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One of the Top Ten Great Urban Myths is that Albert Einstein failed math in school about which he replied:

I never failed in mathematics,” he replied. Before I was fifteen I had mastered differential and integral calculus.

The myth, however, still persists.

We have our own myths in the benefit world, or at least some employers do when it comes to who is and who isn’t an independent contractor. Here are just a few.

Myth #1. He must be an independent contractors since I only employed him for a short period of time.

Myth #2. She is an independent contractor for someone else so she must be an independent contractor for me.

Myth # 3. I have a written agreement between myself and the worker that says so.

Myth #4. Other companies in my industry use only independent contractors so it must be o.k.

But it isn’t a myth that is that the Internal Revenue Service, the Department of Labor, and the various States have stepped up investigation of employee classification.

The IRS focuses on back taxes and penalties and whether whether workers should be included in retirement plans. The Department of Labor wants to know whether workers should be classified as employees and eligible for overtime, minimum wage and other rights under the Fair Labor Standards Act. The States are looking to see if employers are liable for workers compensation and unemployment taxes.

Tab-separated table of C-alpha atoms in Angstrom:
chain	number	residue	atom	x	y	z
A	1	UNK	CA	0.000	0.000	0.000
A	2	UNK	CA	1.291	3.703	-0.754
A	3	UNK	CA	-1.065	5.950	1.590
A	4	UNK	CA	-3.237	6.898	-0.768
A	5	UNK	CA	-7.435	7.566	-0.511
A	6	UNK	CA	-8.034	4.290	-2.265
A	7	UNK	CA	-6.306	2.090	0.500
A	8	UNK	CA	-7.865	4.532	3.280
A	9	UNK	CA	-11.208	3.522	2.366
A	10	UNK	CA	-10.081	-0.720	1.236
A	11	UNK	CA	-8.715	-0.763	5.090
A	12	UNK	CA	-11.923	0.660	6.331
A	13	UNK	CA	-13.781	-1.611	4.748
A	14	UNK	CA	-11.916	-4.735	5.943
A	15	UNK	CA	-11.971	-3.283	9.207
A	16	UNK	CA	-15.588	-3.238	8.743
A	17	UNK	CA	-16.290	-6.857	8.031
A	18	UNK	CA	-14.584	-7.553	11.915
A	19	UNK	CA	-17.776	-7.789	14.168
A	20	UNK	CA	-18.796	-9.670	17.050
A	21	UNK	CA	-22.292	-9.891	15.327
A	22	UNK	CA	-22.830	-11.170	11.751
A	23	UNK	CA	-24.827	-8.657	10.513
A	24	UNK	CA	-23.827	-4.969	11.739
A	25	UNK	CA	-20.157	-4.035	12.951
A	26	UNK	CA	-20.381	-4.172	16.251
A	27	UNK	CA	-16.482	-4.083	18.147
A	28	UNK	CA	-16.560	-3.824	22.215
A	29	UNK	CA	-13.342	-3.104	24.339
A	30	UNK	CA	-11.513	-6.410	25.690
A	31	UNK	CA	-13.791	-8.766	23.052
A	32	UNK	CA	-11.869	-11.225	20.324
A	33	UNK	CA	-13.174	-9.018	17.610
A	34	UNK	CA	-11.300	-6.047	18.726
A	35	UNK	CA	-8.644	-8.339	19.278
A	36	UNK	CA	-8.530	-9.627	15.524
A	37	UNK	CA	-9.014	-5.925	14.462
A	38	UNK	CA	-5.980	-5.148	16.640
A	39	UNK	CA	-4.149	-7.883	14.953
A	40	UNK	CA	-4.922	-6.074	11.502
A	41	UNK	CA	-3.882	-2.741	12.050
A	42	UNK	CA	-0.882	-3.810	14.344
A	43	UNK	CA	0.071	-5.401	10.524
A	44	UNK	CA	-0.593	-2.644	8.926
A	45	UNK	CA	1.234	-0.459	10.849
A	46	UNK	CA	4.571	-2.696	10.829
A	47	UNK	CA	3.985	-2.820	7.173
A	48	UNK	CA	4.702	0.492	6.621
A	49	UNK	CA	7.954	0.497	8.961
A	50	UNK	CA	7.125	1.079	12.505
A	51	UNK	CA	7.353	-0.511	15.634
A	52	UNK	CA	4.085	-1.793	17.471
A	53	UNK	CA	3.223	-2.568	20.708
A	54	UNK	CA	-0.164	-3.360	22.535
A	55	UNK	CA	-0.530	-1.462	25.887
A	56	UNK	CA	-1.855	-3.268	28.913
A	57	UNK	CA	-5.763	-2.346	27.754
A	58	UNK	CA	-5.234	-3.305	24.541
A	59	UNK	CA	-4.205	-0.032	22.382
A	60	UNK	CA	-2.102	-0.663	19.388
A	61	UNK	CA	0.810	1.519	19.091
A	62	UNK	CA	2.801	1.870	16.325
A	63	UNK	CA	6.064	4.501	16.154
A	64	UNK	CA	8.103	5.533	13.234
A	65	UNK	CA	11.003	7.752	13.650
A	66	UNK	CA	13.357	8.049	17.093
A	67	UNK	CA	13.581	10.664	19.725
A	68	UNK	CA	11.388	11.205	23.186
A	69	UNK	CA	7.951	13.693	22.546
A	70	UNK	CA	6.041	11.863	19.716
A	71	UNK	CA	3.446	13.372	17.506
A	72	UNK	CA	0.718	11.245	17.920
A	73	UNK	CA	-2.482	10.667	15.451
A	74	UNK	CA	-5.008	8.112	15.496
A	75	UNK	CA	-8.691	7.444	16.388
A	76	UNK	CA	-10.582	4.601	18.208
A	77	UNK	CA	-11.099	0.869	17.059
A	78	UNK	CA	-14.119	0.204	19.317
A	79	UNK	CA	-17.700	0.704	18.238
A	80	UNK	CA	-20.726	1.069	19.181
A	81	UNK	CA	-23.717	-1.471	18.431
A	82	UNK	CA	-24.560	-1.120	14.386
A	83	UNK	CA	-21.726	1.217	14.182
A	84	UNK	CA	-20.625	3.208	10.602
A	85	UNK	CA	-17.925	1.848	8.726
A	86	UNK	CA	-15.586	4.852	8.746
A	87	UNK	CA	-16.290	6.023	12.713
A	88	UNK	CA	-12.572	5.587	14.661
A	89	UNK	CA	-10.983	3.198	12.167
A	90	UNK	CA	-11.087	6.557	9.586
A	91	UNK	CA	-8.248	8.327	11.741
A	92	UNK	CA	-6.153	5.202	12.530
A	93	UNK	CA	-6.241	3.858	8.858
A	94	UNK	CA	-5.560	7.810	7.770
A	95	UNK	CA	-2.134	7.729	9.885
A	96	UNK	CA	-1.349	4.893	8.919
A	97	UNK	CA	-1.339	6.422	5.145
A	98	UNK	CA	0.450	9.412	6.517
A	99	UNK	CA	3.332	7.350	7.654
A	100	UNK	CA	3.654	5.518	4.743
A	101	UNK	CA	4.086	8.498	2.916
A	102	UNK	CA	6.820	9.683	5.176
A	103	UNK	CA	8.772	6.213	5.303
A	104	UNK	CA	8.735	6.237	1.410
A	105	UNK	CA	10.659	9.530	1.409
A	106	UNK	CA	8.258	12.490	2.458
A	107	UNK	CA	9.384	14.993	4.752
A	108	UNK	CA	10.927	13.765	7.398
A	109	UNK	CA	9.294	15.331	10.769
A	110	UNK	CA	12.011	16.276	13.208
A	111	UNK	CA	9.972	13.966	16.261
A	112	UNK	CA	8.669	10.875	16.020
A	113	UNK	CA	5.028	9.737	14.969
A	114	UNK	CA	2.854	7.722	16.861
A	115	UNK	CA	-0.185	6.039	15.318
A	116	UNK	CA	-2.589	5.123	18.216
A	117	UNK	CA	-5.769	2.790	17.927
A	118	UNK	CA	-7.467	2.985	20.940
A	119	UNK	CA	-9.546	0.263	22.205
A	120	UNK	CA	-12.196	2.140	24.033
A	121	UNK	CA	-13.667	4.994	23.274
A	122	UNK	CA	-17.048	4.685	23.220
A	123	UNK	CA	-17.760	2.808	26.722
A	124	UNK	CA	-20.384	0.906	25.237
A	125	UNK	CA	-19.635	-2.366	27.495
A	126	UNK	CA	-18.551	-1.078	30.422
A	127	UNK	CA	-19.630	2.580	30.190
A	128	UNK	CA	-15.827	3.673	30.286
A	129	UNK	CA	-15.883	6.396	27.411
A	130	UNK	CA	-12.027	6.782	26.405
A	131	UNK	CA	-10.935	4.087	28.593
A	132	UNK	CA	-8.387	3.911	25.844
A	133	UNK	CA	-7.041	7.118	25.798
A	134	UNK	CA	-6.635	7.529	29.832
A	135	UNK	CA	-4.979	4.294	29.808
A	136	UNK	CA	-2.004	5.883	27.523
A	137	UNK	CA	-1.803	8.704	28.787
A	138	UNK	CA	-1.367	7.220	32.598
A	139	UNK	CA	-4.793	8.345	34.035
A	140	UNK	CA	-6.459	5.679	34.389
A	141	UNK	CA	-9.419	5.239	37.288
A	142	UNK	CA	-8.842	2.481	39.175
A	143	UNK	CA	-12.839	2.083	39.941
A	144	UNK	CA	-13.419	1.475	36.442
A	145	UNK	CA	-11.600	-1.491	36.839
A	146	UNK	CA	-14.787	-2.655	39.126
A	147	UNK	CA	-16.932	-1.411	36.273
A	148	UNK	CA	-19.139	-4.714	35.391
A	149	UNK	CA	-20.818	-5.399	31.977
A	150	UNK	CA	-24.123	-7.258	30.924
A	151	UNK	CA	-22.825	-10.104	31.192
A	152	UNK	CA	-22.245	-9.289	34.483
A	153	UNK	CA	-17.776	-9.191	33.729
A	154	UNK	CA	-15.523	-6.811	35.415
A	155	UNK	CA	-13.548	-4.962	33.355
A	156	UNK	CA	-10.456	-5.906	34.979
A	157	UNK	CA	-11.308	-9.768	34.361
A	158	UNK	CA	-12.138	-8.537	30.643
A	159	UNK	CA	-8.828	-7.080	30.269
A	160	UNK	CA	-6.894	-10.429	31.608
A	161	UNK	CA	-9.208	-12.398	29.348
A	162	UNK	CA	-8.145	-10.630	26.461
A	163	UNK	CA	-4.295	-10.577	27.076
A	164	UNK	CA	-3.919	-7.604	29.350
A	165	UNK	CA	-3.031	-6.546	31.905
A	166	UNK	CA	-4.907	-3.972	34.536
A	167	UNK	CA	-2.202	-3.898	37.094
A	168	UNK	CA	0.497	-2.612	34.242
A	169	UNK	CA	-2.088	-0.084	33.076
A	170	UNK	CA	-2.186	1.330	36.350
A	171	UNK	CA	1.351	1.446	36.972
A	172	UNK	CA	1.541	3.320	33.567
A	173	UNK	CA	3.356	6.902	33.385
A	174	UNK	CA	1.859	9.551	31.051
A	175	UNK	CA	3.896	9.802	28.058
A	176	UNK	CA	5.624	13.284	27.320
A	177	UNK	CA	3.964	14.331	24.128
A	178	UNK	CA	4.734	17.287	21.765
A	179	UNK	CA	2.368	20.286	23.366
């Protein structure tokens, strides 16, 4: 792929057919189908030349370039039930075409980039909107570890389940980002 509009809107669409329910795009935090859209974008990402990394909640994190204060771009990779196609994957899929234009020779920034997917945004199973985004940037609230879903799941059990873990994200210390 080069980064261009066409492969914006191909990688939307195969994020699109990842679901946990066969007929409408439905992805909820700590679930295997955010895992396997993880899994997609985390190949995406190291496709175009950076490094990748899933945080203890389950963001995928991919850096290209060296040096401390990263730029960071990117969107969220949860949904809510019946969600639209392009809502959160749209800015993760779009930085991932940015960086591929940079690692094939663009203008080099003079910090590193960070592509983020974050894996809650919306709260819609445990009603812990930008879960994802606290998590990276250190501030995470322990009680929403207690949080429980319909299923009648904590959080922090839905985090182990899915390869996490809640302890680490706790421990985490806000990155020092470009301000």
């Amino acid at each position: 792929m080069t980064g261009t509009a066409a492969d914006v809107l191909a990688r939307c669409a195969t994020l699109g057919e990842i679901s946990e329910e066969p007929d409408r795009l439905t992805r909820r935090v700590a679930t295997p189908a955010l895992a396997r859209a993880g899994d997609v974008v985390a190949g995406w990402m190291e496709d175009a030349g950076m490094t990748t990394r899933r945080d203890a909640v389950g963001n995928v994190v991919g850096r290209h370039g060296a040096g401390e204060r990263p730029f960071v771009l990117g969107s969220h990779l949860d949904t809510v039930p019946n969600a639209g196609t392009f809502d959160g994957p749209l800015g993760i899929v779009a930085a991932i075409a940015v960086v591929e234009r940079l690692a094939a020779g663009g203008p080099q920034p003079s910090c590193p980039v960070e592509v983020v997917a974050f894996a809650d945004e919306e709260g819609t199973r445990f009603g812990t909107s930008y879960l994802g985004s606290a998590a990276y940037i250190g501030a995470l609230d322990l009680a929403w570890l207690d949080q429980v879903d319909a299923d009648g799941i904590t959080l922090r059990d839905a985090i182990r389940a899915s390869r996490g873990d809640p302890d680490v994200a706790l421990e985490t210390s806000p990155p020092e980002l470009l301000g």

Add all those up, and the cost of getting it wrong can be very, very expensive.

So what exactly is the difference between an independent contractor and an employee? The answer to that question is one of those legal concepts: "facts and circumstances".

In basic terms, it’s about control. The IRS works through a list of 20 different factors in concluding whether a sufficient degree of control exists for an employer-employee relationship. The criteria for which are under the Common Law Rules:

  • Behavioral: Does the company control or have the right to control what the worker does and how the worker does his or her job?
  • Financial: Are the business aspects of the worker’s job controlled by the payer? (these include things like how worker is paid, whether expenses are reimbursed, who provides tools/supplies, etc.)
  • Type of Relationship: Are there written contracts or employee type benefits (i.e. pension plan, insurance, vacation pay, etc.)? Will the relationship continue and is the work performed a key aspect of the business?

So "facts and circumstances" can be subjective. Your view vs. the IRS view. Add to it that each State can also have its own definition of what constitutes an independent contractor, and it’s more complicated than the myths would suggest.

If you’re at all concerned about your workers are classified, let an experienced employment lawyer separate fact from fiction. And even if you’re not concerned, consider having your situation reviewed at least once a year. It is, you know, W-2 time.

 *        *        *

There is one urban myth, however, about Einstein that’s true. Albert Einstein was a ladies man. How do I know? Warren Zevon said so. Check it out on his last appearance on Letterman on October 30, 2002 singing Genius. He was indeed.